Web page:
“We remain in constant contact with the FAA, Boeing, and industry regulators, as well as our Employee Unions and industry peers, to prepare for implementation of software updates and additional training that Boeing and the FAA will provide to all operators worldwide,” Kelly continued, adding, “These enhancements will further advance the safe operation of the Boeing MAX 8 aircraft and add yet another layer of Safety, and I am incredibly encouraged by the path forward. I have the utmost confidence in our People, procedures, airplanes, training, maintenance, and performance monitoring systems, enhanced by our data-focused Safety Management System.”

However, according to research conducted by Business Insider, many travelers are anxious. . A poll conducted by the news outlet a week after the Ethiopian Airlines crash showed that 53% of American adults surveyed would not want to fly on a Boeing 737 Max—even after the FAA clears the aircraft for service.

Research contact: @SouthwestAir

Southwest Airlines ‘reins in’ emotional support animals

August 16, 2018

When Southwest Airlines first launched, the carrier created a loosey-goosey image of a fun flyer on which the attendants even sang. Things tightened up considerably on August 14, when the airline announced more stringent rules for bringing “emotional support animals (ESAs)” aboard, effective September 17.

Southwest is limiting passengers to one emotional support animal per passenger—and peacocks, snakes, pigs, turtles, and other unconventional creatures are no longer allowed. Indeed, the carrier now says, the only emotional support animals that will be permitted on flights are dogs, cats, and miniature horses—and the animals must be kept on a leash or in a carrier at all times.

“We welcome emotional support and trained service animals that provide needed assistance to our customers,” said Senior Vice President of Operations and Hospitality Steve Goldberg. “However, we want to make sure our guidelines are clear and easy to understand while providing customers and employees a comfortable and safe experience.”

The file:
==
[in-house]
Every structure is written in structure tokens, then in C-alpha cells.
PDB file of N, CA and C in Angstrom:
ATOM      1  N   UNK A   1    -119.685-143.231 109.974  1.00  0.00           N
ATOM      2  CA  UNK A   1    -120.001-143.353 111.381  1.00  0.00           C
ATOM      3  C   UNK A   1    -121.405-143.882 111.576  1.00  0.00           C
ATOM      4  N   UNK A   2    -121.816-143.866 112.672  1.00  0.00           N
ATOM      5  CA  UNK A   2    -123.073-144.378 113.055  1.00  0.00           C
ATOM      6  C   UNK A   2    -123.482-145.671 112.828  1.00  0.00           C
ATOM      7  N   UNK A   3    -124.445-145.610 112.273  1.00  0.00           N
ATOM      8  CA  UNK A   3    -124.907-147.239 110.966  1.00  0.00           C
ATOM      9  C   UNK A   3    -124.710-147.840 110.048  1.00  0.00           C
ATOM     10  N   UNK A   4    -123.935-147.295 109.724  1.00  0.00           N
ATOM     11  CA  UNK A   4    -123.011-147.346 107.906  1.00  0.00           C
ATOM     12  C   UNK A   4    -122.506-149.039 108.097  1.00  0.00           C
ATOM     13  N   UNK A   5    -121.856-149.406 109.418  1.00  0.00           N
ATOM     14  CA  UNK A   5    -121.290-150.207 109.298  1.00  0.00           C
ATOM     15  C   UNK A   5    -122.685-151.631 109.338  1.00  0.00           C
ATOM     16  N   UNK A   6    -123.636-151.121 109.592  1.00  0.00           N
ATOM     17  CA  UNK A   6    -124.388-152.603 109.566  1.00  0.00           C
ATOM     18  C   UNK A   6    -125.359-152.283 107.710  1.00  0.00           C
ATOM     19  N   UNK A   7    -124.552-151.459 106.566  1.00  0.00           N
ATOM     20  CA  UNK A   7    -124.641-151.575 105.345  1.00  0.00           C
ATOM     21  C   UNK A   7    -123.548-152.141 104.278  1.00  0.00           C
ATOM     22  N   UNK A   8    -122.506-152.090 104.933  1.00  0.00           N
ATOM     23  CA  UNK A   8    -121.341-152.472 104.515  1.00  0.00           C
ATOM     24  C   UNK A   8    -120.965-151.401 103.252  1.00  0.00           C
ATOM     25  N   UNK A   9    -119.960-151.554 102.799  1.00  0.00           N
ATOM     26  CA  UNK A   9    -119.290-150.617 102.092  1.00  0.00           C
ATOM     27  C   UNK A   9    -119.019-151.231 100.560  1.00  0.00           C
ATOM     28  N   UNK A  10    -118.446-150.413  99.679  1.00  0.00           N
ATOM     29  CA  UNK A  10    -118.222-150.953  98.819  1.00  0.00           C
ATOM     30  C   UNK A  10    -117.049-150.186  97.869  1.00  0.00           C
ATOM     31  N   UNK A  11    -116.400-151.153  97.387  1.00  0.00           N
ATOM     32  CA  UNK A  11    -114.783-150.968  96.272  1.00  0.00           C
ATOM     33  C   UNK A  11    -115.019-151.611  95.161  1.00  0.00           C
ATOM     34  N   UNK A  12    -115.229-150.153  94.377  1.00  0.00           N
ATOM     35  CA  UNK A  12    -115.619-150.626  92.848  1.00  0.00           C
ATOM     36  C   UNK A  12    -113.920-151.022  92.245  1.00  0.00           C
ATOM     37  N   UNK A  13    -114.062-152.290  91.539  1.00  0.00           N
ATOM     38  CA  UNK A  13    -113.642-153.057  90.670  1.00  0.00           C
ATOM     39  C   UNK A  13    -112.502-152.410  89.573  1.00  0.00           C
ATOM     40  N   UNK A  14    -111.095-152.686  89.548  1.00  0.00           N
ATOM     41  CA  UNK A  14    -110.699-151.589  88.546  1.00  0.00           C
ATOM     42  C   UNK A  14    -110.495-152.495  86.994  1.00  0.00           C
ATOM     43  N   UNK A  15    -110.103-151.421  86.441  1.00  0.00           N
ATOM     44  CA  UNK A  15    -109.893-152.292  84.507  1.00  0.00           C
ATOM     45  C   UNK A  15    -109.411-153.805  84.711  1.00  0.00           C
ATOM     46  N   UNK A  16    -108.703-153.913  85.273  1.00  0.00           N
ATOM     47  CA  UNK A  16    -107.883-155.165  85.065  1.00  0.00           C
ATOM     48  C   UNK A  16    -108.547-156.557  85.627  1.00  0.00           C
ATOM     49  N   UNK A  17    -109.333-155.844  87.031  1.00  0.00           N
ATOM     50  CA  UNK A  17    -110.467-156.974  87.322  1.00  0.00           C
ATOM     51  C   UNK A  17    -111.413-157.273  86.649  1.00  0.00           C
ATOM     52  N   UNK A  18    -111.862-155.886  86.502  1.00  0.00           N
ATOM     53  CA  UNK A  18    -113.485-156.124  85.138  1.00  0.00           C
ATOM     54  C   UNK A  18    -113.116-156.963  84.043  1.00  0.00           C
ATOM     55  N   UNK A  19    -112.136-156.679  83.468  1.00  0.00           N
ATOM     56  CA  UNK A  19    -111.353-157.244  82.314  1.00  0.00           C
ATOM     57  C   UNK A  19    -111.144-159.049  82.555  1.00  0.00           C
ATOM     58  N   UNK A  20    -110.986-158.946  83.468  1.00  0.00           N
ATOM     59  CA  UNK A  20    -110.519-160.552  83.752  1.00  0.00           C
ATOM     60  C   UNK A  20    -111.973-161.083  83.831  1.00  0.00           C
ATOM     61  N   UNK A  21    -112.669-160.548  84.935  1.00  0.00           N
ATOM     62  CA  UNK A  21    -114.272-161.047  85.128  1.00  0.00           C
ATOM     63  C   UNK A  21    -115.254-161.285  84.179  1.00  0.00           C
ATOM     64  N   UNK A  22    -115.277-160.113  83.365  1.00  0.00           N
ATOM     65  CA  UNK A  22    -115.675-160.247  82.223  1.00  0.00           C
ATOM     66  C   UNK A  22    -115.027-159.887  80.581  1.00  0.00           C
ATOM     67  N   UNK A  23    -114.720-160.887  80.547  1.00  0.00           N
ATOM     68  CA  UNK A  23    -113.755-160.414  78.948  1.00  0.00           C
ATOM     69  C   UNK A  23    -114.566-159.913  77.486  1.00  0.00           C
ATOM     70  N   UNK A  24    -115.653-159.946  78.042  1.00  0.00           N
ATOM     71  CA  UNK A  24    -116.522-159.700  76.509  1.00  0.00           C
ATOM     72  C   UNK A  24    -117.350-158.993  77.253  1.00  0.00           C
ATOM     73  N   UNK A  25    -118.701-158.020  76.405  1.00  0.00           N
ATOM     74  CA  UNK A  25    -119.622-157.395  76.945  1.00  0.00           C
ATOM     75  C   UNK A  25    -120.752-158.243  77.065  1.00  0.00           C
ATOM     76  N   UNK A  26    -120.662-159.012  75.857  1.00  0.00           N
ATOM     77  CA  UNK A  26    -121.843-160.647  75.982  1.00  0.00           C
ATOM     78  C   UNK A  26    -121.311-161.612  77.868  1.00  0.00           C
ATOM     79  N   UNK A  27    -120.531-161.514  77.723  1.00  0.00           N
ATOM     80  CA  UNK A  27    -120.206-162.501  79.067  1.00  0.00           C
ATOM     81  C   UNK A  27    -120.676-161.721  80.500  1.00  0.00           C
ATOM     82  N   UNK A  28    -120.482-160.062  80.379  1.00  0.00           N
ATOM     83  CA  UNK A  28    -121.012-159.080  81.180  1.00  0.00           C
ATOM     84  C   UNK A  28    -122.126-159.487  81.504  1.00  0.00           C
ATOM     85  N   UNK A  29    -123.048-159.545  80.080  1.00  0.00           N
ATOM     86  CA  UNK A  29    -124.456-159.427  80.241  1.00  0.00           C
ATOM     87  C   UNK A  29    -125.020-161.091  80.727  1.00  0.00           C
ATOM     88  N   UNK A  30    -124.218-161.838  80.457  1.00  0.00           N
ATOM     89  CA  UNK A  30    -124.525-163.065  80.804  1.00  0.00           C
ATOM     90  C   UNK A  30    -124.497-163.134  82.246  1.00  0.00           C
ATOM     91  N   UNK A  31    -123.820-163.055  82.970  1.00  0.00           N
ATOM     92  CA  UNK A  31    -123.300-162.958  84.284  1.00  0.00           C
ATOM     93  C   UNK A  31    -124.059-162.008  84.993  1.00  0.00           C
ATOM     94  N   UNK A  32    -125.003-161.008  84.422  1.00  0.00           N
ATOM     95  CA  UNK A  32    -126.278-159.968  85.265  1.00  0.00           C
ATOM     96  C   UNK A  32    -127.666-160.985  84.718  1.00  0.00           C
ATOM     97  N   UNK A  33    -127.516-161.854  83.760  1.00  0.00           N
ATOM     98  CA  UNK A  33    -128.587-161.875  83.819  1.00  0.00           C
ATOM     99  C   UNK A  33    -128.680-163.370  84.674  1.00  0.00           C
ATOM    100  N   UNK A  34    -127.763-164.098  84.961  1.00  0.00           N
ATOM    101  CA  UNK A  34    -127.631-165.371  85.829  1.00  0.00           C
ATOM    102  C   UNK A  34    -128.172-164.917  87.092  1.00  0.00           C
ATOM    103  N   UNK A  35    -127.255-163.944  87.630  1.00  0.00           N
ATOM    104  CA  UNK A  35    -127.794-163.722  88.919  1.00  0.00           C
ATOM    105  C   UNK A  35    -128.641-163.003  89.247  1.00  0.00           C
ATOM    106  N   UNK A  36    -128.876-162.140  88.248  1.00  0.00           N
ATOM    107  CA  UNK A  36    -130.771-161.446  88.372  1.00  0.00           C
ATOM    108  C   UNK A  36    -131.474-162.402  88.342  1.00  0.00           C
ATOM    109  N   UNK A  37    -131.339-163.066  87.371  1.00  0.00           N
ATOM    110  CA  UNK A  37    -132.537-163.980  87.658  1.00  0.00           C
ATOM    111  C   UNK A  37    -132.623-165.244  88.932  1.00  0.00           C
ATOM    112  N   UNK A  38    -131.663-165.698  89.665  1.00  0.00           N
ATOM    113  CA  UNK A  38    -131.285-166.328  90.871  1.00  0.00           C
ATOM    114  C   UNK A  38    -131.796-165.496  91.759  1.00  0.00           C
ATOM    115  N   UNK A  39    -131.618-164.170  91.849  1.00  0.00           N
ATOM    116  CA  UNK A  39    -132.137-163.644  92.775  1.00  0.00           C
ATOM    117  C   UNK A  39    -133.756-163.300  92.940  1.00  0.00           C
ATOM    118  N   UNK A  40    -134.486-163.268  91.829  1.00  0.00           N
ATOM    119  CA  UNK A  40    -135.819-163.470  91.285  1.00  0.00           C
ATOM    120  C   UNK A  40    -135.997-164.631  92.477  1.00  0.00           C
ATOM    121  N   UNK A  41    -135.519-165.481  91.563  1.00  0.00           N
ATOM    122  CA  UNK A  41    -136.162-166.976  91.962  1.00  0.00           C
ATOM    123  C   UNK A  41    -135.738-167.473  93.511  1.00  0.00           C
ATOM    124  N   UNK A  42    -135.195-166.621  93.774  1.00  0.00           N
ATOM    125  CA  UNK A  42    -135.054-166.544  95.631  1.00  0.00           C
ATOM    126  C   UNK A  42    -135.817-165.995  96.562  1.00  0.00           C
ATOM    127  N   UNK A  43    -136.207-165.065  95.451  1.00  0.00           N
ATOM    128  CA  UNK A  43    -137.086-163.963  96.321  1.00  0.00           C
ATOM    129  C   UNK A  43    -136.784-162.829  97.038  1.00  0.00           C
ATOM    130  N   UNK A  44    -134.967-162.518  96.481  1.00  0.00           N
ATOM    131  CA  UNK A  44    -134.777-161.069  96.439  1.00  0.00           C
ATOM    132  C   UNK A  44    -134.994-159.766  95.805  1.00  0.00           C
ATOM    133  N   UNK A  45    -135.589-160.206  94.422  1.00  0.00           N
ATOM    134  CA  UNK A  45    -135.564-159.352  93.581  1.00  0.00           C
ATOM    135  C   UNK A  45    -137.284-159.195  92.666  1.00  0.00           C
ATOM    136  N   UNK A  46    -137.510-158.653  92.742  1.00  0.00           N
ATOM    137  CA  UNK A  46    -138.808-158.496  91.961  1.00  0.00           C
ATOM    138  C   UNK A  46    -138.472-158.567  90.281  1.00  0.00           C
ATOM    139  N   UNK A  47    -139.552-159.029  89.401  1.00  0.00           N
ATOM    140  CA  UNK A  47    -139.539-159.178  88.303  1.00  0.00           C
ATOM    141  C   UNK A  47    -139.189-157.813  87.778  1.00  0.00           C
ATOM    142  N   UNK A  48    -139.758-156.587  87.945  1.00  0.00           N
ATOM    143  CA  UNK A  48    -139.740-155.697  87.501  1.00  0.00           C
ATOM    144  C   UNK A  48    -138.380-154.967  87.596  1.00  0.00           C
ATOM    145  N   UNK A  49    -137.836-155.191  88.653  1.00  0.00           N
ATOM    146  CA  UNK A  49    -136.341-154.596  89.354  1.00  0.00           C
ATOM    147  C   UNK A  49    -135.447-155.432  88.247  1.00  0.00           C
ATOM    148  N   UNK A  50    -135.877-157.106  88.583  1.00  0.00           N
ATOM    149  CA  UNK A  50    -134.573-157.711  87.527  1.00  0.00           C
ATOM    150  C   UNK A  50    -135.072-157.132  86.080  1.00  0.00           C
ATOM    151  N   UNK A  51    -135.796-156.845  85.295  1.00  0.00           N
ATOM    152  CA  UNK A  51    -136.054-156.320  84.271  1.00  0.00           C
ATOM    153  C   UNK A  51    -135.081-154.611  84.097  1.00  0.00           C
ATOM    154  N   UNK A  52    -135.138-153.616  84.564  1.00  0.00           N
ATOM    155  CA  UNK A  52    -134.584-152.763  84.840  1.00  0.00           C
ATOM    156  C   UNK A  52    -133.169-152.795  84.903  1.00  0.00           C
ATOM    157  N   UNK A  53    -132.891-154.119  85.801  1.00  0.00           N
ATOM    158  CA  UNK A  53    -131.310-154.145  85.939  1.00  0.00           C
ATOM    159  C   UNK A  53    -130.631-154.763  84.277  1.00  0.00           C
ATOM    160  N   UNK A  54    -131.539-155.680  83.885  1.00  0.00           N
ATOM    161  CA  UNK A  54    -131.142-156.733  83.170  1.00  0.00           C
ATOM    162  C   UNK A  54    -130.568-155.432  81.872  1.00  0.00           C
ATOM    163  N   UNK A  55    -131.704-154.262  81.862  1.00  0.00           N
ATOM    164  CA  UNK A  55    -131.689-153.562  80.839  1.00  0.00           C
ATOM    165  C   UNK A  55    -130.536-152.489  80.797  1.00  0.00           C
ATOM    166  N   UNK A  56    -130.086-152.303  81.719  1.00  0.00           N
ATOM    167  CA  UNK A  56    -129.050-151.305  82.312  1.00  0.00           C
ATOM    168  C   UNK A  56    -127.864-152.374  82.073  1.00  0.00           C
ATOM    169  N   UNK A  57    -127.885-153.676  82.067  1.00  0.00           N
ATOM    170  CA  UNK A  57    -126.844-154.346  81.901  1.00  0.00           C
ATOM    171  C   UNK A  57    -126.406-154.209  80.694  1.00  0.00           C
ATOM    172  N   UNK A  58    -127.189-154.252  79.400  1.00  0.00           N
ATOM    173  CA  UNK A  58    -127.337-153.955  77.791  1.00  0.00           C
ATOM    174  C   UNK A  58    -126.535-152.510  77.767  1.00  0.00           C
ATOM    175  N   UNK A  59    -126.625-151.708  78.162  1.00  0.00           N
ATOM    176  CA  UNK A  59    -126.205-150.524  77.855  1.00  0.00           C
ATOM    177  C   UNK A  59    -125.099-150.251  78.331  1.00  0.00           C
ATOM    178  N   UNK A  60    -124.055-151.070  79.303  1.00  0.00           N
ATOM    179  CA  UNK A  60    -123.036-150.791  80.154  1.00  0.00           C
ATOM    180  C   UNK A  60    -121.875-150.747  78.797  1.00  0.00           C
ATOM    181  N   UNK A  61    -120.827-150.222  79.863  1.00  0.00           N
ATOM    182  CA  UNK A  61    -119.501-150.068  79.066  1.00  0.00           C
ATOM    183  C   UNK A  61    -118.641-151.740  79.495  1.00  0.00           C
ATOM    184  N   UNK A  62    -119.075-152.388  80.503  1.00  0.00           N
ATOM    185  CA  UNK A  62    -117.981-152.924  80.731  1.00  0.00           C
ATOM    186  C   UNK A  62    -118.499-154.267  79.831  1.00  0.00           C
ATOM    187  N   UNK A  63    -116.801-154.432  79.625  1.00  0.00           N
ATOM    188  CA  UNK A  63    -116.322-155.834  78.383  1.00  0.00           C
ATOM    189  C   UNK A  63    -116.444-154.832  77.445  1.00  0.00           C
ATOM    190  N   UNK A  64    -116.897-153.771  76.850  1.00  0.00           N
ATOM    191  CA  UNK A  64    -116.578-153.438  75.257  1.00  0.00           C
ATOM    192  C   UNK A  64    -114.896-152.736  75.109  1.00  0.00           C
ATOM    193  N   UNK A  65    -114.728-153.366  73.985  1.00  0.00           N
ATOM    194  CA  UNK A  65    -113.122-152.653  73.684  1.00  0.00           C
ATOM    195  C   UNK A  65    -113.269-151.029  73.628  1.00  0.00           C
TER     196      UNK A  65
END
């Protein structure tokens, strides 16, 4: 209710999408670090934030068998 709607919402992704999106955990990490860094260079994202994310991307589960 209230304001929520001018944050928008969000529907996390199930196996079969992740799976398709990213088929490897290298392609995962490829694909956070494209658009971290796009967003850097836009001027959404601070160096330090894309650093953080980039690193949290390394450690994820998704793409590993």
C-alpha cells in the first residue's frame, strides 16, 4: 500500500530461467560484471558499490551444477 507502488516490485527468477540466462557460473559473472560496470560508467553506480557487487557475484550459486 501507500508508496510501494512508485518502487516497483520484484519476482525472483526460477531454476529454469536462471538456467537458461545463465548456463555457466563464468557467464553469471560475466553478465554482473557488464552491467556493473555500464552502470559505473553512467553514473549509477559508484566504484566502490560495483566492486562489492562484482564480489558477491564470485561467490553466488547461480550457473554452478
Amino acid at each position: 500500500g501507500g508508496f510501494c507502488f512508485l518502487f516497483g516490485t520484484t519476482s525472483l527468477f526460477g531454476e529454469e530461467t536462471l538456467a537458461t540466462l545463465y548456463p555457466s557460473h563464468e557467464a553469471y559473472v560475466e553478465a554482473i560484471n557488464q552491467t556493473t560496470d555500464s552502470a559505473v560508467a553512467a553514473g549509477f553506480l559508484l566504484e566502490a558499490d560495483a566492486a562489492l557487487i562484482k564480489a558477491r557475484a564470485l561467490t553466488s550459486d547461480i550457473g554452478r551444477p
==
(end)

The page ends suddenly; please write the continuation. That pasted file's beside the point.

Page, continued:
To create these policy changes, Southwest says it has reviewed the recent enforcement guidance issued by the Department of Transportation (DOT), evaluated feedback from passengers and employees, and spoken with “numerous advocacy groups” that represent customers with disabilities who travel with service animals.

Southwest also will introduce an enhancement that recognizes fully trained psychiatric support animals (PSAs) as trained service animals.—saying, “Southwest informally accepted PSAs as trained service animals in the past and the airline is pleased to formalize the acceptance of this type of service animal based upon customer feedback.”

PSAs are individually trained to perform a task or work for a person with a mental health-related disability. A credible verbal assurance will be sufficient to travel with a PSA.

All of this comes with a disclaimer: “For the safety of both Southwest’s customers and employees, all emotional support and service animals must be trained to behave in a public setting and must be under the control of the handler at all times. An animal that engages in disruptive behavior may be denied boarding.”

Southwest joins a number of other airlines that have tightened restrictions on emotional support animals. The spotlight fell on travelers with emotional support animals in January, when United Airlines refused to allow a woman to board a flight with an emotional support peacock.

Also on August 14, the Royal Caribbean cruise line reportedly said it will ban all emotional support animals. The cruise line said emotional support animals are not covered by the Americans With Disabilities Act, according to CBS Miami. There is, however, an exception. ESAs noted on reservations prior to July 30 are protected and will be allowed to sail.

Other carriers, such as American Airlines, also have changed their rules—noting that between 2016 and 2017, the number of ESAs flying in their cabins increased by more than 40%. The animals specifically excluded by American include the following: goats, hedgehogs, ferrets, spiders; and non-household birds, such as chickens and hawks. Unclean animals, or animals with an odor, are banned, too.

Research contact: @SouthwestAir